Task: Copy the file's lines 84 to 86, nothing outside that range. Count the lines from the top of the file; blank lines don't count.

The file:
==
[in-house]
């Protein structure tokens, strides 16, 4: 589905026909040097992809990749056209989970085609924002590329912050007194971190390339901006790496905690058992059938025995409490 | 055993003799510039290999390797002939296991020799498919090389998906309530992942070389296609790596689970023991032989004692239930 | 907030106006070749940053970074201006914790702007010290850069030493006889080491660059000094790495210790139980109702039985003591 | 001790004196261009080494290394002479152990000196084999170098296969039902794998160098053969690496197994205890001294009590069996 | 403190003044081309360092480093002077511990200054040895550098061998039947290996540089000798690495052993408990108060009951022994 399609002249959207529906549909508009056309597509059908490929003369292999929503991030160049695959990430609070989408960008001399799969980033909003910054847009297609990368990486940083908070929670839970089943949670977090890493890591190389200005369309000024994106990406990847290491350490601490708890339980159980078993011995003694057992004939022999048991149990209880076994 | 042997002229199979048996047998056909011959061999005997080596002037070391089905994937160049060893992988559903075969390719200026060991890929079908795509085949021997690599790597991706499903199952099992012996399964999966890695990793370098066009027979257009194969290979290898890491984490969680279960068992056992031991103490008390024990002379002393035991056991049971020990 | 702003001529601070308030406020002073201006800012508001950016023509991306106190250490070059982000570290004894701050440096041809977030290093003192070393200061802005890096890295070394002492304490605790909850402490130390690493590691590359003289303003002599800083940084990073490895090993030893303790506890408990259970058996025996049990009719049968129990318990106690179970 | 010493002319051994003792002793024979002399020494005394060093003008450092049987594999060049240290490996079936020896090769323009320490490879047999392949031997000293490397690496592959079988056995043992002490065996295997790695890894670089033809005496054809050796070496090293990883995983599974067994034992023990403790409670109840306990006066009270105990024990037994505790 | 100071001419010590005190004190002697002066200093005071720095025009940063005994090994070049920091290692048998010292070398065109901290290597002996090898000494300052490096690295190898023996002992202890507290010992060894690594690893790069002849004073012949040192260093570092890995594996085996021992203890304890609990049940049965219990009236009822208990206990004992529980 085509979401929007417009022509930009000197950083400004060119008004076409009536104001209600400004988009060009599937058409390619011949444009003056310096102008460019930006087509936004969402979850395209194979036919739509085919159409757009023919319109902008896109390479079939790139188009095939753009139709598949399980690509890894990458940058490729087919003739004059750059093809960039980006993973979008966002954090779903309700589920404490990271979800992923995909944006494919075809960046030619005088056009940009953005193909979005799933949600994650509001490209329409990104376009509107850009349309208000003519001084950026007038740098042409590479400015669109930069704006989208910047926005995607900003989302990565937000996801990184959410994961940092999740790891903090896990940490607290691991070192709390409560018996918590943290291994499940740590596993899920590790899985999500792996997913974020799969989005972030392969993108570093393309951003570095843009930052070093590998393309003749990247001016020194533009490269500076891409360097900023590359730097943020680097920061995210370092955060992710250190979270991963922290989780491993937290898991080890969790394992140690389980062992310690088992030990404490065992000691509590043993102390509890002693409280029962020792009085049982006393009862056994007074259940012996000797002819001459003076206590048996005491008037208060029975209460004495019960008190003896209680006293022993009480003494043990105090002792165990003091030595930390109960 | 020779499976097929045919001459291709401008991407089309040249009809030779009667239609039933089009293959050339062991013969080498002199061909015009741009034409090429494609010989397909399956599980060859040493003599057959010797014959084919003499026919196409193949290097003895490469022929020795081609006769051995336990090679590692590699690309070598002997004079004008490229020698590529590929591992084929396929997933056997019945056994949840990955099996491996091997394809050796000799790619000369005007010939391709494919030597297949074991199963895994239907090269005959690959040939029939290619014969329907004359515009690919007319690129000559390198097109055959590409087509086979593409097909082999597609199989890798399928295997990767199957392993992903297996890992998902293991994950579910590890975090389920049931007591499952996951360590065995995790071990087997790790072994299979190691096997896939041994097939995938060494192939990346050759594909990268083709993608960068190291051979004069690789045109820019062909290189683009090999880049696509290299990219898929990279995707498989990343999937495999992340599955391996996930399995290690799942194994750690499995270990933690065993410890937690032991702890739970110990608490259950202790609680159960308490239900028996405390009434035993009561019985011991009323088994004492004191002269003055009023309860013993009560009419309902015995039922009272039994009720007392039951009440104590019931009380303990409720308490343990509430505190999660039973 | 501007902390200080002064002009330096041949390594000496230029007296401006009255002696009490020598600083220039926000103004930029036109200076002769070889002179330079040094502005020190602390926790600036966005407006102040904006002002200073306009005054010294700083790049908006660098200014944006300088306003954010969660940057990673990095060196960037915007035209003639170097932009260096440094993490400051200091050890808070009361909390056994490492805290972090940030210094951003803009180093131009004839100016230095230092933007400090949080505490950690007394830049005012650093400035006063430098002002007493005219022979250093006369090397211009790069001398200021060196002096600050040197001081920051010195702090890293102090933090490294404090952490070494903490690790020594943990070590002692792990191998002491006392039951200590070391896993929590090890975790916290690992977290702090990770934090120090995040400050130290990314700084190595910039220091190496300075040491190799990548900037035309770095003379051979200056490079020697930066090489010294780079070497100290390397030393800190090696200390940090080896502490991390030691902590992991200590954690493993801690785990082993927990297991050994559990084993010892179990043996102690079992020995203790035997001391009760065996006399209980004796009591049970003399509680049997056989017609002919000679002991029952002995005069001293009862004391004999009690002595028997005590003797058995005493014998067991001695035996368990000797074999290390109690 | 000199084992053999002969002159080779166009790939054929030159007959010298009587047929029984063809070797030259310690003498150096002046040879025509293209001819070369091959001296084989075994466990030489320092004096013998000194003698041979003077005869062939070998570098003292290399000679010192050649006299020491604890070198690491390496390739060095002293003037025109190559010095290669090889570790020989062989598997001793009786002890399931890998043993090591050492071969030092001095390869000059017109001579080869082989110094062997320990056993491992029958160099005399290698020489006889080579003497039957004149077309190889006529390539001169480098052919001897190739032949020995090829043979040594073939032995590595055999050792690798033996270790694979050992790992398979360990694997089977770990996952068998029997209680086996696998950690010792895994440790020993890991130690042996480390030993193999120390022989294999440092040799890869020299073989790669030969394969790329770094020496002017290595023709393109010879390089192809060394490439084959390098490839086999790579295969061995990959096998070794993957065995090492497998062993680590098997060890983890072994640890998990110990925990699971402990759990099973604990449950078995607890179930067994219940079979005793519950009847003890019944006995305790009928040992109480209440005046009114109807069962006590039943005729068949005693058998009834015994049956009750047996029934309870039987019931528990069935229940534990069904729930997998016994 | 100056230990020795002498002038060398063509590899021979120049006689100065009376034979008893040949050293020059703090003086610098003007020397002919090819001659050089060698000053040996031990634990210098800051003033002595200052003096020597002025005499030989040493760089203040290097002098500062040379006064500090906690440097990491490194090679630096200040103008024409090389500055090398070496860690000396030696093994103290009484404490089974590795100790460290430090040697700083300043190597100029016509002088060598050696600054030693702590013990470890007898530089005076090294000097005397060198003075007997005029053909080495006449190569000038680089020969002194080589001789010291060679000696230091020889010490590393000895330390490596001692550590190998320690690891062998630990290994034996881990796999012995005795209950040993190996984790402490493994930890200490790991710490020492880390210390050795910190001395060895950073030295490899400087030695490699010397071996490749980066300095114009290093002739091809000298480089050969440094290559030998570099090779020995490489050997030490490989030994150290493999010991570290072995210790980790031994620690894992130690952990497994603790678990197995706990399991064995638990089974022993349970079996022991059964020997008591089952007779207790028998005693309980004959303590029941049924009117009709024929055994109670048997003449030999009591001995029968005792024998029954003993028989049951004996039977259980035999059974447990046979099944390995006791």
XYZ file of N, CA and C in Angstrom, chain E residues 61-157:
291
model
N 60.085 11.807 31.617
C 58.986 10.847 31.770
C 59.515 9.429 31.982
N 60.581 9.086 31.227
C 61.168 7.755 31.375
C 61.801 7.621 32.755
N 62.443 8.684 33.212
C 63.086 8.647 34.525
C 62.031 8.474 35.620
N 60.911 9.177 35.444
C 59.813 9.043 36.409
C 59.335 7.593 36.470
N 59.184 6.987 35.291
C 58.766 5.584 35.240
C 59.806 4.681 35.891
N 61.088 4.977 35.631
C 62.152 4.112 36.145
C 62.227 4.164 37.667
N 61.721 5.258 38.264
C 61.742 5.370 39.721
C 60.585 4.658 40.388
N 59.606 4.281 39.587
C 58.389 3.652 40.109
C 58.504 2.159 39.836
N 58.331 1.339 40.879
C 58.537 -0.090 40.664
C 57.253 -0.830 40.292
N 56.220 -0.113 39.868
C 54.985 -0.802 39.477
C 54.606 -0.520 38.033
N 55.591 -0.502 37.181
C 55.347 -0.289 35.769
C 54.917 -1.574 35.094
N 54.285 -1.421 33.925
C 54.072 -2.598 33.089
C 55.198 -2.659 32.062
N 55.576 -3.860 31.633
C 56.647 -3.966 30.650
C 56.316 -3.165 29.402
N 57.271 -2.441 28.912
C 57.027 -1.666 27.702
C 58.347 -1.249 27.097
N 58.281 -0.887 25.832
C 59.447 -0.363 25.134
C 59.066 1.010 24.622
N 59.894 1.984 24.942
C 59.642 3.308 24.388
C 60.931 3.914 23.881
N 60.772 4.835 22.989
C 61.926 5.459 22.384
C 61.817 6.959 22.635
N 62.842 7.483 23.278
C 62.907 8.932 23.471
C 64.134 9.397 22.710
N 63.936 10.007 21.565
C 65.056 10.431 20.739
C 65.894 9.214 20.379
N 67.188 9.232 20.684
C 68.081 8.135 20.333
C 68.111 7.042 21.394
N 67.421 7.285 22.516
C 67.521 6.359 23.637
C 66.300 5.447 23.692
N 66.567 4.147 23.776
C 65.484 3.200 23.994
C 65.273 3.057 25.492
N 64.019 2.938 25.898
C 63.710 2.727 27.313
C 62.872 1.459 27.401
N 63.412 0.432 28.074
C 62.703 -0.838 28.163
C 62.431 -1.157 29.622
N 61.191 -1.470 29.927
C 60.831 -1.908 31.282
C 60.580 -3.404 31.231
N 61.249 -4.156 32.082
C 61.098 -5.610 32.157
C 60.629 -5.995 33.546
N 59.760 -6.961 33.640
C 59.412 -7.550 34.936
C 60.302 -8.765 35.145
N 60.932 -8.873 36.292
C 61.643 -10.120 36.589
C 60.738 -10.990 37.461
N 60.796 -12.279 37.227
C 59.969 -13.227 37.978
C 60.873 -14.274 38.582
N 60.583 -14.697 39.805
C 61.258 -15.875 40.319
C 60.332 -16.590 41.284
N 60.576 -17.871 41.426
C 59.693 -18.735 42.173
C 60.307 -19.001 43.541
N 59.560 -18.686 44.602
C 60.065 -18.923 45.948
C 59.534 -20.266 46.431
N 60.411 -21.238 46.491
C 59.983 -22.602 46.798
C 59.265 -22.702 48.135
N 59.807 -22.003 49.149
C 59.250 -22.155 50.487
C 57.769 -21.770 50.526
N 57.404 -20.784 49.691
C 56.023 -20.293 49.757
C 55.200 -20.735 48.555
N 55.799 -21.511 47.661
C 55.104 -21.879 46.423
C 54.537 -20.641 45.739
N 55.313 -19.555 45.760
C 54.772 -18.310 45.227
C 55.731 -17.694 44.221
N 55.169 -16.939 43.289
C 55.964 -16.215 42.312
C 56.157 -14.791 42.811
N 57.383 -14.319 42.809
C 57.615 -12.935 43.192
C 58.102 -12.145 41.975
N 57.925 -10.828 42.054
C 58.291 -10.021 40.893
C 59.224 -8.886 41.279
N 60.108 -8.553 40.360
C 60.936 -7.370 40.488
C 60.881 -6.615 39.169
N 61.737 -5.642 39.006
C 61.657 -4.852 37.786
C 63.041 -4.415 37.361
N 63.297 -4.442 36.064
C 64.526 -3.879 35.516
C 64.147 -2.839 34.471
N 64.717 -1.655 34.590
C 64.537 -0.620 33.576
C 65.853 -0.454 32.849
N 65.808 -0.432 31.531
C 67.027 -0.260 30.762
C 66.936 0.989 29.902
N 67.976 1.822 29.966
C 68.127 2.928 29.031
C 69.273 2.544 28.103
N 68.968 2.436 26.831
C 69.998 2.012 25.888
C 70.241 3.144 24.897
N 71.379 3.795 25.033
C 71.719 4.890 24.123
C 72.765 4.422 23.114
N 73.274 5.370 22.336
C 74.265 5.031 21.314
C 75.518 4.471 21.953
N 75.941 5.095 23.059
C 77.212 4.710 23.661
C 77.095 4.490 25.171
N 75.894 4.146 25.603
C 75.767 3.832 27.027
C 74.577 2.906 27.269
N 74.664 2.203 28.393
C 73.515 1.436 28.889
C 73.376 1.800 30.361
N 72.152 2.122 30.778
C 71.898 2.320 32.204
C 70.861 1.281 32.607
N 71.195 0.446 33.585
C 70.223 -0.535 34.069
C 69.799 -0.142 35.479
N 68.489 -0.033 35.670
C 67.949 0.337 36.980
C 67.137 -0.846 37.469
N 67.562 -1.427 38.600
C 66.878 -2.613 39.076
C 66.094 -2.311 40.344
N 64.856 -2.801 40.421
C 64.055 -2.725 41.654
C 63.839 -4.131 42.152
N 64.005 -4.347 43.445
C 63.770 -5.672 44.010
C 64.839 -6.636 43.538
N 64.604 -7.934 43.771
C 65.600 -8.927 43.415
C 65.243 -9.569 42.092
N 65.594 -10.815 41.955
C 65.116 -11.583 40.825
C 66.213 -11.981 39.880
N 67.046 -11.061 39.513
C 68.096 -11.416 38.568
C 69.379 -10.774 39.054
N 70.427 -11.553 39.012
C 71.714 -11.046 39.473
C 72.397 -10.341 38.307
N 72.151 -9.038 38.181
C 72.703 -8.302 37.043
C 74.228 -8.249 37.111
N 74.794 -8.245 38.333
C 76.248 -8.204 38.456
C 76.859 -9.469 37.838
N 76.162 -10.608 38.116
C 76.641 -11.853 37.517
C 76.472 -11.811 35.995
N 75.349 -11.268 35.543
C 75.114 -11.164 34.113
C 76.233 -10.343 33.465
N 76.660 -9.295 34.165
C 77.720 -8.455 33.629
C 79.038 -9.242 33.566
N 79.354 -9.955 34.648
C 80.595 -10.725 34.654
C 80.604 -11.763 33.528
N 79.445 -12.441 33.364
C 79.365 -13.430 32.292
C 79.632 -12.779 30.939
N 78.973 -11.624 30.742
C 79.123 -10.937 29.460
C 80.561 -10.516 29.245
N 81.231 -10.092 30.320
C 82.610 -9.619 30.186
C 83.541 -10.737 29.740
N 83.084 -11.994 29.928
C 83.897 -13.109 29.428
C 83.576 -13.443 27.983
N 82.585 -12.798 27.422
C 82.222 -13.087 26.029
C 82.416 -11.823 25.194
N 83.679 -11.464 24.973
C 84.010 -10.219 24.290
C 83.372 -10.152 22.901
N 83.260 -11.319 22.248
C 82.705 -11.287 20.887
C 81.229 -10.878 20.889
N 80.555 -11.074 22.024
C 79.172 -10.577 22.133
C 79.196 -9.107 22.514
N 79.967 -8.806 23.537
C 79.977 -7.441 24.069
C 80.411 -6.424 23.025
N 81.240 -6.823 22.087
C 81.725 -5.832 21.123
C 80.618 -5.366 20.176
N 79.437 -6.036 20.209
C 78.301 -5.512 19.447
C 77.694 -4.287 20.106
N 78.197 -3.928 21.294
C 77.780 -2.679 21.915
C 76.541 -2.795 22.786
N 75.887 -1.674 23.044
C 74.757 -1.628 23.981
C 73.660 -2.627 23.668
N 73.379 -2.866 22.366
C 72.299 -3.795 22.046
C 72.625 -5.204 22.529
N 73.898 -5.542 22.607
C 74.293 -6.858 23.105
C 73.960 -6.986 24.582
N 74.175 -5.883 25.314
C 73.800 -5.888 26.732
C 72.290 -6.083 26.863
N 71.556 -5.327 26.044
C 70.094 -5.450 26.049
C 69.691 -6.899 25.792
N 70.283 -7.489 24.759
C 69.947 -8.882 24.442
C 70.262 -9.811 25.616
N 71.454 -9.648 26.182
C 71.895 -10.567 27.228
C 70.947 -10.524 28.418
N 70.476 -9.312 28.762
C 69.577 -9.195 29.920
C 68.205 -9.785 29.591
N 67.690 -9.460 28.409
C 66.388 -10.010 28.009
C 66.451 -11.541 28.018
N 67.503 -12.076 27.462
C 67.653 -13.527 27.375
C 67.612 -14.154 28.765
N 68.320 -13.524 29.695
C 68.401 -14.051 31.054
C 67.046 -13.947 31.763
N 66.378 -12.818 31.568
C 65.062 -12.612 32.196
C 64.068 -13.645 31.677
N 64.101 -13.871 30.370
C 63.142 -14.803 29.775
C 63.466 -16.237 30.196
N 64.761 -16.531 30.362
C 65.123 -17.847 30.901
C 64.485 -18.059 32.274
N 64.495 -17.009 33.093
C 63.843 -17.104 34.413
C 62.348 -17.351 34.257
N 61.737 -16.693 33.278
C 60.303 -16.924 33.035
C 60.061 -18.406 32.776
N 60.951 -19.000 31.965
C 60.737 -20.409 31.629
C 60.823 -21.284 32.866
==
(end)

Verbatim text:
N 59.760 -6.961 33.640
C 59.412 -7.550 34.936
C 60.302 -8.765 35.145